And at any rate, suppose that the bombings do deter Al Assad from using these weapons. He will continue to murder people with conventional weapons. Would this be acceptable? Of course not. The only acceptable outcome from the standpoint of freedom is to depose the tyrant Al Assad, neutralize Al Qaeda, and help democratic Syrians build a reasonable society. You do not achieve that with limited bombings.
– Fernando R. Tesón
To be anti-war is about what kind of future we want. We teach our kids to solve conflicts without violence and at the same time when kids look at grownups all they see is people who solve conflict with violence or with the direct threat of violence. Our entire current society (with a coercive state) is built on violence or on the threat of violence and war is just a natural extension of this.
To be anti-war is a natural extension of the non-aggression principle for libertarians. Acts of war always break the non-aggression principle. It is broken when the state tax people to fund the war, it is broken when the state sends our friends and family to die in the war and it is broken when thousands of innocent people are killed in what is called “collateral damage”.
Even if we stand alone with almost no resistance to war left we must be even more persistent against war like the heroes of the Old Right; Frank Chodorov, John T. Flynn, Garet Garrett, Albert Jay Nock and dozens of others were in the US during the First and Second World War.
– Joakim Fagerström
The growth of the state since the late nineteenth century has many sources, but war has been the preeminent source. Even key institutions of the welfare state, such as state provision of health care and pensions for the elderly and the disabled, can be traced back in many countries to wartime expedients the state used to placate the reluctant masses and foster their engagement in the slaughter. Wartime expansions of the state often become permanently lodged in the apparatus of rule, owing to a ratchet effect that pertains to national-emergency expansions of the state’s size, scope, and power. Anyone who values individual liberty must look with jaundiced eye on the state’s propensity to engage in war.
Wars are as a rule stupid ways to deal with international conflicts and other perceived risks and threats. Because even a victorious war often serves no one’s interest except that of the rulers and well-placed members of the political class, war is in general wasteful and foolish, squandering lives and economic resources that might have been devoted to more humane and valuable projects. Wars promote extravagant exercise of the state’s coercive force and its indoctrination and regimentation of the people in order to herd them into activities and employments that serve only the rulers’ ends. In this process, people become habituated to the state’s exercise of overweening powers and hence more likely to acquiesce in insults to their liberties during peacetime.
Only on rare occasions does a situation leave people with no good choice but war, but the rulers often view less menacing occasions as opportunities to enhance their powers and aggrandize themselves by pretending to serve as selfless and courageous leaders in the nation’s hour of peril. In truth, however, modern leaders rarely place themselves in harm’s way, and their courage is a pose. Moreover, their willingness to sacrifice the people’s lives in foolish and vainglorious wartime adventures knows few bounds. In sum, war is almost always a bad bet for the people at large, and they would be wise to resist being drawn into stupid and wholly unnecessary fights that have little or nothing to do with their own well-being and serve only to forge the chains of their permanent bondage to the state.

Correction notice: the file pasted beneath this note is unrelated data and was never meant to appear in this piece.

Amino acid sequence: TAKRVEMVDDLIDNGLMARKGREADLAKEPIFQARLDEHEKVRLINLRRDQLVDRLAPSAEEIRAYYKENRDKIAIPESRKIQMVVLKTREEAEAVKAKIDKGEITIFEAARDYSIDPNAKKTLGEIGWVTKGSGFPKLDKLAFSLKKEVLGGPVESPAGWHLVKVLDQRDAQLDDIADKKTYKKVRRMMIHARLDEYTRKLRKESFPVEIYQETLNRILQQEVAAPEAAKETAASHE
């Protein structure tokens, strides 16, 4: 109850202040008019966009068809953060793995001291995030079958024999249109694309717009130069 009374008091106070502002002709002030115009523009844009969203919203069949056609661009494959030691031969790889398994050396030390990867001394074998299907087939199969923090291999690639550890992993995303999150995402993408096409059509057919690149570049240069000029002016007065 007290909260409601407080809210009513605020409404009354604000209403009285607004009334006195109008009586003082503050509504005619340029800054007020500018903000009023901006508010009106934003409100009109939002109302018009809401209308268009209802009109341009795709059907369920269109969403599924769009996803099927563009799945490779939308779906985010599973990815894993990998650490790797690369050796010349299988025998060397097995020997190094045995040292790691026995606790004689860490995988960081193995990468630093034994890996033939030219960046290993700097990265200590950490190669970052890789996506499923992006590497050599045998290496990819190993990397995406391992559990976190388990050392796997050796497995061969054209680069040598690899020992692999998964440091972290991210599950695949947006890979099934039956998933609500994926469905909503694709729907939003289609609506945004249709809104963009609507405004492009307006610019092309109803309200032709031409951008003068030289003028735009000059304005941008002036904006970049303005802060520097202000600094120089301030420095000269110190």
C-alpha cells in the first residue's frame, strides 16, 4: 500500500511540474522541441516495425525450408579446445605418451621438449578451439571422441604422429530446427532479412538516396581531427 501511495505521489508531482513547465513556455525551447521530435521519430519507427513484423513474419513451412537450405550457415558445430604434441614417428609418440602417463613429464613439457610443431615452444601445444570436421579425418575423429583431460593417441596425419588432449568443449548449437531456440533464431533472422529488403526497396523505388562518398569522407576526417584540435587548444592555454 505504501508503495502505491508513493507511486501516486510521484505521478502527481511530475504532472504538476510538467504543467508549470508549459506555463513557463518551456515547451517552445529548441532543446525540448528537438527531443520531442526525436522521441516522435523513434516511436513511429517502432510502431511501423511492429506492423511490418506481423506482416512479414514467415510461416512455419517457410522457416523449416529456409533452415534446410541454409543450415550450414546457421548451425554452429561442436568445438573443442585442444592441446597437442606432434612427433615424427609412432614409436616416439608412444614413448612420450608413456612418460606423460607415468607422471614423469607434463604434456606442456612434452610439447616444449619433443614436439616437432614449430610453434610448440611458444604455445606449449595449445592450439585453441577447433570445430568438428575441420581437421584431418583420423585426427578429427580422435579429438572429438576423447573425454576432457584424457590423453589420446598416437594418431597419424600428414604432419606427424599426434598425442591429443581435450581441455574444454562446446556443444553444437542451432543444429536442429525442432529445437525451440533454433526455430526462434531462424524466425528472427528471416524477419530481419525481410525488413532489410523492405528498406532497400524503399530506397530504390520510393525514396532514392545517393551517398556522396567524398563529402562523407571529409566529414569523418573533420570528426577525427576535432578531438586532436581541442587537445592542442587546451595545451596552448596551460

– Robert Higgs
In the particular case of Syria, a US attack will only reinforce the social problems in the country. The main aim of the attack will be to change by force one government only to set up a new one. This new system will suffer exactly of the same flaws as the previous, i.e. it will be another case of people deciding about the lives of other people. The only solution for this kind of crisis is to move from a model of leading power (potestas in latin) to leading by authority (auctoritas), the former being the use of force and the latter the use of a leader’s moral appeal to get people’s support. As soon as America, or any country, focuses on setting up new systems by force, it’s a vicious circle of hate and transgression of human rights.
– Jyri Jorge Soria
Libertarians often explain that we believe in both free minds and free markets—in personal liberty and economic liberty. And that each type of liberty complements the other. You can’t have personal liberty without economic liberty; freedom of the press is meaningless without private property rights in a printing press. And economic liberty is not worth much if you are not free to live your life as you see fit.
One could make a similar observation about two types of freedoms within a given country: internal freedom and external freedom. The libertarian supports both, of course: we want a vigorous free market within the country, and we want a non-imperialist, non-aggressive external foreign policy. Both are essential to our freedom and prosperity. A free market generates wealth and promotes general human liberty. A peaceful foreign policy also promotes international trade. And war wastes blood and treasure of both the citizens as well as foreign victims of attacks. And war inevitably helps the state to grow, leading to regulations, taxes, and a general erosion of internal economic freedom.